TheScore To Move Trading In-House After Seventh Consecutive Quarter Of Net Losses

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TheScore has announced plans to bring its risk and trading in-house after a run of poor results. 

The Toronto-headquartered firm announced Wednesday it had hired industry veteran Patrick Jay to oversee the new trading function.

Jay, formerly of Ladbrokes and the Hong Kong Jockey Club, joins in September.

Following his arrival, theScore will take over trading from Bet.Works at some point in the next 12 months.

Bad run of results for theScore Bet

On Wednesday, theScoreBet reported a $2 million loss in net gaming revenue.

That marked the seventh consecutive quarter with a net gaming loss for the operator. 

Gross gaming revenue was also negative at -$32k.

Vertical integration plans

TheScore COO Benjie Levy said:

We expect to complete the vertical integration of our sportsbook operations over the next year with the migration of risk and trading in-house. In Patrick Jay we believe we have the ideal candidate to lead our efforts.

“Patrick is a highly regarded industry veteran with an impressive track record leading risk and trading services at high profile properties across the global gaming sector. That includes five years at the Hong Kong Jockey Club and six years at Ladbrokes.”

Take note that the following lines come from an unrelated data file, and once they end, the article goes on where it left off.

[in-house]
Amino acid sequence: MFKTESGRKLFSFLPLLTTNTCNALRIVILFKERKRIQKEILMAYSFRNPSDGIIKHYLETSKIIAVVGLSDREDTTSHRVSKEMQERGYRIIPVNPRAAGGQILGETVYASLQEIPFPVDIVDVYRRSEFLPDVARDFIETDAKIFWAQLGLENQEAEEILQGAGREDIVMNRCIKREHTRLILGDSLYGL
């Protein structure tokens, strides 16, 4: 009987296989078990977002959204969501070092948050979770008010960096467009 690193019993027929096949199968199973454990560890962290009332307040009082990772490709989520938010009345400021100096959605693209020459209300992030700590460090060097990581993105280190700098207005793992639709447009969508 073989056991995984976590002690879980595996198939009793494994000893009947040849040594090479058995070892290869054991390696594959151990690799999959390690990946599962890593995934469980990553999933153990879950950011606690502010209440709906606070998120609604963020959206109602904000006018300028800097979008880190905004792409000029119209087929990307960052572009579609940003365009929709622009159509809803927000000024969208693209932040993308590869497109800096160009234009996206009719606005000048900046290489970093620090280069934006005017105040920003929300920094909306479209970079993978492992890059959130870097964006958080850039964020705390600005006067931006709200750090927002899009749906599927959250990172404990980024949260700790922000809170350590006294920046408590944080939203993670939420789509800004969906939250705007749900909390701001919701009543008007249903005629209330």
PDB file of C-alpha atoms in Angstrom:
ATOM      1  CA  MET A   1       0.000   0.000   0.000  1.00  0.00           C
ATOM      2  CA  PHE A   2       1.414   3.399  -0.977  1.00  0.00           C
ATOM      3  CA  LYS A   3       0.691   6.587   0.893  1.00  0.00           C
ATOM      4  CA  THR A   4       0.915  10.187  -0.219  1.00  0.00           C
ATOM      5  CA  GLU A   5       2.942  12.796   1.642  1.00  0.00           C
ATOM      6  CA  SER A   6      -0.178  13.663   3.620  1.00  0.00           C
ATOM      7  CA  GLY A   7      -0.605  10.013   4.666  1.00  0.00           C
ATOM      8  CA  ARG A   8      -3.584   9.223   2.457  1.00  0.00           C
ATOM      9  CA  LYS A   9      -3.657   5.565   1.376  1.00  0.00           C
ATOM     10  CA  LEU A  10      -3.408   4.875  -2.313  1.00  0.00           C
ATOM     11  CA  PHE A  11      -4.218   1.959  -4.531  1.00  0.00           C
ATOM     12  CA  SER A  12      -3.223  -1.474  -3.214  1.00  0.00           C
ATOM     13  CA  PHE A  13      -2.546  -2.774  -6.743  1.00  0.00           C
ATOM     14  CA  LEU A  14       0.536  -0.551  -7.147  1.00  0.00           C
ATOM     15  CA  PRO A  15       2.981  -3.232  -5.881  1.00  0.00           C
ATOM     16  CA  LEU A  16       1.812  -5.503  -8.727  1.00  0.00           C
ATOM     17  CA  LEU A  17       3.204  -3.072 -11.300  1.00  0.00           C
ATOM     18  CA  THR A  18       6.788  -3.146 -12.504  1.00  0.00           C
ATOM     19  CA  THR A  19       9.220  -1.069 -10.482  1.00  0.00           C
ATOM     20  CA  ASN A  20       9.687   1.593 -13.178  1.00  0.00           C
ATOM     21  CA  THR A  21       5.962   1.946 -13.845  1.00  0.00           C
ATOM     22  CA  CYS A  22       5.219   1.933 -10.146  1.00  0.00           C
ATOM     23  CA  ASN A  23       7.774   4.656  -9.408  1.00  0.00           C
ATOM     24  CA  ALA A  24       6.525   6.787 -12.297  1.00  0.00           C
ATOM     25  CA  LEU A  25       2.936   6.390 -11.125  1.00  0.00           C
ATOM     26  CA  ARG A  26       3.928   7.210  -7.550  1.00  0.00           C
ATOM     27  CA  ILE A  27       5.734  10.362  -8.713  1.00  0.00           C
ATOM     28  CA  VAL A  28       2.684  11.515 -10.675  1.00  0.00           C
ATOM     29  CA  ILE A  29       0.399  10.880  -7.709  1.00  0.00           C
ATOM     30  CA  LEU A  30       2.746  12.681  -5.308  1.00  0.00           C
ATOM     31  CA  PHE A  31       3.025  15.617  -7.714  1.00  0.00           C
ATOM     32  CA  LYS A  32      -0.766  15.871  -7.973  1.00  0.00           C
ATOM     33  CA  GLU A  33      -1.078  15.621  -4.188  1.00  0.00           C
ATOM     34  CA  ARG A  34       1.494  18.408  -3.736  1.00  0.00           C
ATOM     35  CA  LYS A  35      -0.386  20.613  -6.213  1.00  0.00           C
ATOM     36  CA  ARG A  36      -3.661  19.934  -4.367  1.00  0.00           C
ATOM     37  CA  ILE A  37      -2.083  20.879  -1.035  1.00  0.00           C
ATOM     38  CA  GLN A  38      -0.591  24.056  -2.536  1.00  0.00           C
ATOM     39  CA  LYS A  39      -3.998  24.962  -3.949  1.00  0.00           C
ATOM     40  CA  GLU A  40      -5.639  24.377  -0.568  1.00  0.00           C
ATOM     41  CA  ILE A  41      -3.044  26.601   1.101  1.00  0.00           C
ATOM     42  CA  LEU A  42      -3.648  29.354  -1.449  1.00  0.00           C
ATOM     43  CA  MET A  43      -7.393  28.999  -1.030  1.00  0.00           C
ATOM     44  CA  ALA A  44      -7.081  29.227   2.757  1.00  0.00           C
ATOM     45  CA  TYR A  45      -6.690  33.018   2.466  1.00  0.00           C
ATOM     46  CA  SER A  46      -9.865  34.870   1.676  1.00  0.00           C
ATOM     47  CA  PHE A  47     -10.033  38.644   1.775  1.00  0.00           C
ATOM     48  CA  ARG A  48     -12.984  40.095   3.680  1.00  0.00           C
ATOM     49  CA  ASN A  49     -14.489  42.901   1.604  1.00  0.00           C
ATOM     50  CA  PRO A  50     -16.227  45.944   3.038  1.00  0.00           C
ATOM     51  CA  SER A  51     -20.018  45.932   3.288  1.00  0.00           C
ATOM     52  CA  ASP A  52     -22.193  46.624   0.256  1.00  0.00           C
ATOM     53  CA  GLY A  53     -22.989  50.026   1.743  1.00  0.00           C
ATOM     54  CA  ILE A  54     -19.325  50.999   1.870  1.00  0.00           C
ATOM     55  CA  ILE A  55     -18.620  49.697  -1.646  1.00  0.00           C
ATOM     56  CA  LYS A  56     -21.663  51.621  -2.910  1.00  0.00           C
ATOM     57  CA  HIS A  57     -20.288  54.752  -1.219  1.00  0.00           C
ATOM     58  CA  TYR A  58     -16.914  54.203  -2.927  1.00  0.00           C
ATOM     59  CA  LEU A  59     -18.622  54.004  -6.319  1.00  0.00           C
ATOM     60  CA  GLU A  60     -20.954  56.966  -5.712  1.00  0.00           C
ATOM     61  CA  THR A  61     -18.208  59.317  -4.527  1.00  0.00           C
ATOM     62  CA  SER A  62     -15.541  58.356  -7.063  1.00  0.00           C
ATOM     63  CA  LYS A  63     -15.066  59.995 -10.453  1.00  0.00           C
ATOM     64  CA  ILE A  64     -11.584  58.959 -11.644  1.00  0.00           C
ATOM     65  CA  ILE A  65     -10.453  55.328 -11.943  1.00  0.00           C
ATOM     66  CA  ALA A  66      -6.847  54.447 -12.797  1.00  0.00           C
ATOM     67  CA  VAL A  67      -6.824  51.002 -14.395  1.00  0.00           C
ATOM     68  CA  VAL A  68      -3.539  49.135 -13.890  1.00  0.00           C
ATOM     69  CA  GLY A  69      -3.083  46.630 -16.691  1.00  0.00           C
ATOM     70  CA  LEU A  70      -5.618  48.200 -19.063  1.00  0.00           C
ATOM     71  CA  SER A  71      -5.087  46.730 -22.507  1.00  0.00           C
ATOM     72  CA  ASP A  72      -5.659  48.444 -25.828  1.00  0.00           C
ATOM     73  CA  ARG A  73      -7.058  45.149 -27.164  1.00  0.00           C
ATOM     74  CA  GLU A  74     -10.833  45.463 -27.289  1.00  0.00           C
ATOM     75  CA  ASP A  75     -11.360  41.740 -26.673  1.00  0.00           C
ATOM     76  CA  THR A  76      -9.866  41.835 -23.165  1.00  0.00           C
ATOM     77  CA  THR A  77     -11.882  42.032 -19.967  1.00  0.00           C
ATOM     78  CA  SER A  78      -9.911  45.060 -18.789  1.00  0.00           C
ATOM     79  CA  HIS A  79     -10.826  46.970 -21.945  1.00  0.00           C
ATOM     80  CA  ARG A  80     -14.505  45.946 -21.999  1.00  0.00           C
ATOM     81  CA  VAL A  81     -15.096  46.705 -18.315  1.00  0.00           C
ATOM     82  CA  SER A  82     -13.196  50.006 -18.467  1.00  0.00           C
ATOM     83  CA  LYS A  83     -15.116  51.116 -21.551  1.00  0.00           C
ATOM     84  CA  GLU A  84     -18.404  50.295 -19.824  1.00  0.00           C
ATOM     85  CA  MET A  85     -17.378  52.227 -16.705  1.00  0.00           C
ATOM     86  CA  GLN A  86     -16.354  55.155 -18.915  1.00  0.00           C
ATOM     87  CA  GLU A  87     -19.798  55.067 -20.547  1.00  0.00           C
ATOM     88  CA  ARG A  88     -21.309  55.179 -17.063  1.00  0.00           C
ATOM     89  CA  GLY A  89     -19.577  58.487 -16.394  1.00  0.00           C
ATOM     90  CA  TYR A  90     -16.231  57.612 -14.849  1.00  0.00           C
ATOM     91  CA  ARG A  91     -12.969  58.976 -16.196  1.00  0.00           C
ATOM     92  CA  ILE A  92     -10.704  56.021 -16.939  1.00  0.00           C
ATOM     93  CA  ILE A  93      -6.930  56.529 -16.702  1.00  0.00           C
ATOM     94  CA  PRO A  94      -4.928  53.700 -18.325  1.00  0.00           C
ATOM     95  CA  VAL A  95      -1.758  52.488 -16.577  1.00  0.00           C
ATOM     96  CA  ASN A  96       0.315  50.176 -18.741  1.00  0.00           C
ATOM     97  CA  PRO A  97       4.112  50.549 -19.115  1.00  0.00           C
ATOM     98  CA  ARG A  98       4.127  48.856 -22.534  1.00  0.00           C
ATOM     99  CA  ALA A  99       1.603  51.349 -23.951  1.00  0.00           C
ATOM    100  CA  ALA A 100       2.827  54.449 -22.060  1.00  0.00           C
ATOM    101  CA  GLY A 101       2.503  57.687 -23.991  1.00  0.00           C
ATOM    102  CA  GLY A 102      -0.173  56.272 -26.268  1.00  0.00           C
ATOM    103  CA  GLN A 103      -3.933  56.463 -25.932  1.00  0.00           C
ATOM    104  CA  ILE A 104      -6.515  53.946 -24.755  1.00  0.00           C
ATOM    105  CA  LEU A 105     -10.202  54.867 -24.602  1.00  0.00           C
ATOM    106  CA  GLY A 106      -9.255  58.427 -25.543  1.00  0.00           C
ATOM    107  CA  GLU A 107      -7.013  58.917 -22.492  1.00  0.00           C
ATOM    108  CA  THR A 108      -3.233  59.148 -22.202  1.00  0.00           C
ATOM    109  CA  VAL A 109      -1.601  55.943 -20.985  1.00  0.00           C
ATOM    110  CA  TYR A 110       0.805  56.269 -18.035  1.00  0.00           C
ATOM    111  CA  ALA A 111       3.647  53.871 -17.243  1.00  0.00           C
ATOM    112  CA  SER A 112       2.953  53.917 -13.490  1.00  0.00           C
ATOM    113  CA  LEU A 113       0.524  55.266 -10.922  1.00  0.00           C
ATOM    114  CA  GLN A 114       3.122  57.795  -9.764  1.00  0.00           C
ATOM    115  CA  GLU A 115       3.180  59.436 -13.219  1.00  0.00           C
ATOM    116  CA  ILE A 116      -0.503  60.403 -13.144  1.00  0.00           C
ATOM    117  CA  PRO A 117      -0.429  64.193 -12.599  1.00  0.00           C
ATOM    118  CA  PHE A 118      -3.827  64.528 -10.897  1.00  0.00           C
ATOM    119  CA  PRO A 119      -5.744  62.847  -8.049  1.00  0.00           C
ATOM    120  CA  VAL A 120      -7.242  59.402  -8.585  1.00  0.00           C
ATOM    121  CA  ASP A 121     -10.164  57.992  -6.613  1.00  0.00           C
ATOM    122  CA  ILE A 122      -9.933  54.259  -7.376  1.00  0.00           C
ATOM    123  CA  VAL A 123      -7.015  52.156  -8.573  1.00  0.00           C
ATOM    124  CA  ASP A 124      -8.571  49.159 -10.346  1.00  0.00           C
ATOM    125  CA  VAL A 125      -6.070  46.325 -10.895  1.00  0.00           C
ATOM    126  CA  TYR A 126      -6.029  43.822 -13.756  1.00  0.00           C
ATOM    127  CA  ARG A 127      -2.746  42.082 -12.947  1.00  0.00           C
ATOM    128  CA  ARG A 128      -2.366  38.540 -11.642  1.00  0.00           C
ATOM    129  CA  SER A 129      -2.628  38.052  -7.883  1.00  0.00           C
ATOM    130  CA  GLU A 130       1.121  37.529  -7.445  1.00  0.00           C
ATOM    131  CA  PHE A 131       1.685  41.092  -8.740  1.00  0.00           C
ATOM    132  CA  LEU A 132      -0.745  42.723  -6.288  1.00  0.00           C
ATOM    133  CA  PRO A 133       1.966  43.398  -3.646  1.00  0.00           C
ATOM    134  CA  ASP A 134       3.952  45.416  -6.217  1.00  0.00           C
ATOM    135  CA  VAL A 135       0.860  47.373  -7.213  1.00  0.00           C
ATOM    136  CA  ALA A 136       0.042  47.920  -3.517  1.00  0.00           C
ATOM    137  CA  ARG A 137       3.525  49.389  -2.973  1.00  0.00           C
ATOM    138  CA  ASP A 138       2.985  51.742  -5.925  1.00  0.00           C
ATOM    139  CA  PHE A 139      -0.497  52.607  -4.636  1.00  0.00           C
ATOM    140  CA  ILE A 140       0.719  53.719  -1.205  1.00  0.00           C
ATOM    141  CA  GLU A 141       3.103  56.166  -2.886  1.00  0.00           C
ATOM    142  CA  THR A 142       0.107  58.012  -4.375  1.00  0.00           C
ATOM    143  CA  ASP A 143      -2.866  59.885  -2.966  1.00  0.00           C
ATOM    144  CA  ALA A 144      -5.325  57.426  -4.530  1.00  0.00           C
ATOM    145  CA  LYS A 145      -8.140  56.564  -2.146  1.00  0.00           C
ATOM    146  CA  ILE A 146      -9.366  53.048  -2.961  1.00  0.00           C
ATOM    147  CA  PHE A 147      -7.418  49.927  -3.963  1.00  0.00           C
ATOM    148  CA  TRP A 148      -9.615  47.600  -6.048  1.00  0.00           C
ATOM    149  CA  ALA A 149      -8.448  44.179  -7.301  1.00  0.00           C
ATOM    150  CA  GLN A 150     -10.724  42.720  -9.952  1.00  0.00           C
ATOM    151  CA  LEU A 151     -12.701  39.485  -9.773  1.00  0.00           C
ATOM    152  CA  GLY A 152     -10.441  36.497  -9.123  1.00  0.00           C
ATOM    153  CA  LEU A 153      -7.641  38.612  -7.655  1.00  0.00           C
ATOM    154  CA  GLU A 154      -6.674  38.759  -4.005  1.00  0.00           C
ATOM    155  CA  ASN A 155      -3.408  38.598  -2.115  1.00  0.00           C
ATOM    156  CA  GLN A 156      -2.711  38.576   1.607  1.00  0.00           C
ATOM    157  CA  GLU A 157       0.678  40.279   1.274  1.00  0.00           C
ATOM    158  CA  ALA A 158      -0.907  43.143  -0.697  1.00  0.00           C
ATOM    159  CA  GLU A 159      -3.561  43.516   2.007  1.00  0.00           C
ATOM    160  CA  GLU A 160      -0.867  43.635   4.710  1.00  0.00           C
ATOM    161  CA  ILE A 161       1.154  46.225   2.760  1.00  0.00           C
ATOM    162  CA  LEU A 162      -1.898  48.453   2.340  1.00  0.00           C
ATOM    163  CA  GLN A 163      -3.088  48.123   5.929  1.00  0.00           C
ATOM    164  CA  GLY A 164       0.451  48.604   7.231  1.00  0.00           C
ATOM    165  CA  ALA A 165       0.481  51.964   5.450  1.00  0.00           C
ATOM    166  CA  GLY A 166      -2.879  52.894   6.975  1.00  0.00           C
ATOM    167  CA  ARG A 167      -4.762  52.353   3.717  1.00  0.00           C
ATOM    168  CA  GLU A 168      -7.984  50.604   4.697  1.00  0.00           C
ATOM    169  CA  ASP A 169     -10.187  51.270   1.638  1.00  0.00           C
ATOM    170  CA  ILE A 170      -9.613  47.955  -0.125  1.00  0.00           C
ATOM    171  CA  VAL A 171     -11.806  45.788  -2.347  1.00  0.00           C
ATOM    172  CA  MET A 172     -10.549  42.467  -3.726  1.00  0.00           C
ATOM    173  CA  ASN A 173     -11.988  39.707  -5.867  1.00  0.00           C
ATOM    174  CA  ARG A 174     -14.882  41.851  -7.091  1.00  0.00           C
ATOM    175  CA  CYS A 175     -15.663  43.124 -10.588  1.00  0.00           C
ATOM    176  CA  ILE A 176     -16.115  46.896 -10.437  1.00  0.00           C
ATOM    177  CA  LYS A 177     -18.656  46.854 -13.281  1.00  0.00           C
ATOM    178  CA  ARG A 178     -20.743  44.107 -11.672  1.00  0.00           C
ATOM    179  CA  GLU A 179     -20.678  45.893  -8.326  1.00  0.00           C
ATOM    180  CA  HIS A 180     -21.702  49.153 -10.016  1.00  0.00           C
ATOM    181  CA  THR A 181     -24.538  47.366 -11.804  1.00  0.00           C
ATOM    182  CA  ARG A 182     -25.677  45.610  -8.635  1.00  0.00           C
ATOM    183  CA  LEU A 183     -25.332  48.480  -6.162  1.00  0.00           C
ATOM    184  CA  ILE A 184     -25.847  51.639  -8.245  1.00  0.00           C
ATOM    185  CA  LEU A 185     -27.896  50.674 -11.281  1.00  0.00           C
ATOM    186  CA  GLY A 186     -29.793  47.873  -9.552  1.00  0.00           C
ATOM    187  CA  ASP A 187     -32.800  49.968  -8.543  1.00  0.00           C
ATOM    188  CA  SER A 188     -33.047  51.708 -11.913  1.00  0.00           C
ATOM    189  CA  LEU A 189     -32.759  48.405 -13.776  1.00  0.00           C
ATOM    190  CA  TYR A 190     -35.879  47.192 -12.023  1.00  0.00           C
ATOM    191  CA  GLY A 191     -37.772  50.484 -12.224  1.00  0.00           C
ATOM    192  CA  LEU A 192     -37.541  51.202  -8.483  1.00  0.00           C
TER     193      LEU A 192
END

As part of that vertical integration, theScore is also fully deploying its own player account management (PAM) platform and promo engine next month.

The company is aiming to build and own its entire tech stack over the next year. Levy said taking more control of the platform would lead to better margins and a more seamless experience for users.

Shares down as well

Despite the plans, theScore shares fell 10% in early trading on Thursday after the company missed expectations in its Q3 results.

Total revenue for the three months to May 31 was up 170% to $5.1 million, compared to analyst expectations of $7.4 million.

Handle was $58 million in the quarter, down from $65 million in the prior quarter, thanks to a slower sports calendar.

Analyst remain bullish on theScore

Eight Capital, however, shrugged off the slow quarter, maintaining a buy rating on the stock at C$65.

“We continue to view theScore as a nascent but disruptive industry player, with an expanding TAM opportunity ahead,” Eight Capital said.

 “Further, we see several near term catalysts for shares including the launch of the Canadian market in H2, new state launches, new market access agreements and the launch of online casino (H2).”

The Score said it aims to double the number of US states it is live in over the next 12 months.

The company could also be one of the market leaders in the forthcoming Canada sports betting market.